Legally, the new non-preferred instruments will rank pari passu with the majority of outstanding senior unsecured instruments issued up until 20 July 2018, to the extent the latter instruments were subject to Germany's statutory subordination under the previous insolvency ranking.

CONSEQUENCES FOR MOODY'S ANALYTICAL APPROACH

This pari passu ranking of new junior senior unsecured debt with legacy (statutorily subordinated) senior unsecured instruments makes it less likely that German authorities would selectively support the legacy instruments (which today's rating action reclassified into junior senior unsecured debt), following clarification that the German authorities expect these liabilities to bear losses in a resolution. Furthermore, any selective support could give rise to claims by adversely selected creditors that the No Creditor Worse Off principle established in the BRRD had been breached.

In response to the change in the German insolvency and resolution hierarchy, Moody's has today reclassified certain instruments issued by German banks. Complex structured debt instruments, which were previously treated as senior senior unsecured debt, have been reclassified as senior unsecured debt. In addition, legacy (statutorily subordinated) plain vanilla debt instruments, which Moody's previously classified as senior unsecured debt will now be treated as junior senior unsecured debt.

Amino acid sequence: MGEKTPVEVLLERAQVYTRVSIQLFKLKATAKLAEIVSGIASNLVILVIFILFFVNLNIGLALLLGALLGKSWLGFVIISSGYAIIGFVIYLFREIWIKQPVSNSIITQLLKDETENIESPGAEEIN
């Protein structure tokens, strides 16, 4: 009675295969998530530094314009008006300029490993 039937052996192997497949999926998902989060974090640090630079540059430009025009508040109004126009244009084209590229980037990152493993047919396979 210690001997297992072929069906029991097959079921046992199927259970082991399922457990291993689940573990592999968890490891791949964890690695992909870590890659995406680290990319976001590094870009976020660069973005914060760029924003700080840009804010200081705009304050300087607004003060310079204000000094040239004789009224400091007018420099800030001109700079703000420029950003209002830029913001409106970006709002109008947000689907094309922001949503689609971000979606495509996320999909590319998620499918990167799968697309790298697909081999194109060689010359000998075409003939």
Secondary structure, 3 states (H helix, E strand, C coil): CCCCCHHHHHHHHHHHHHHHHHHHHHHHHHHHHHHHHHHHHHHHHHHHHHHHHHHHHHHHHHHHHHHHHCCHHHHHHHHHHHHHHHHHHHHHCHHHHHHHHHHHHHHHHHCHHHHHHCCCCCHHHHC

Following the re-introduction of a class of plain vanilla senior unsecured debt that ranks alongside junior

deposits, the rating agency now applies an alternative liability ranking when undertaking its Advanced LGF analysis for German banks. As with other EU countries where the most junior tranche of deposits does not enjoy preference over senior unsecured debt, Moody's considers the results of both the formal legal position (pari passu, or de jure scenario), with a 75% probability, and an alternative liability ranking reflecting resolution authority discretion (full depositor preference, or de facto scenario), to which the rating agency assigns a 25% probability. Prior to the change in the law, Moody's applied a single waterfall for German bank liabilities which reflected the full preference for German deposits over the senior unsecured instruments now reclassified as junior senior unsecured debt.

The combination of applying the amended liability ranking under Moody's Advanced LGF analysis and the revised assessment of the applicability of government support for certain debt instruments has resulted in various rating actions on affected instruments and rating classes.

(2) RATING CLASS SPECIFIC CONSIDERATIONS

DOWNGRADE AND AFFIRMATION OF INSTRUMENTS RECLASSIFIED AS JUNIOR SENIOR UNSECURED DEBT

Moody's believes that there would be a low likelihood of government support for junior senior unsecured bank bonds, which are designed to bear losses in a bank resolution. For systemically important banks, Moody's previously assigned one notch of rating uplift for (statutorily subordinated) instruments that have now been reclassified as junior senior unsecured debt.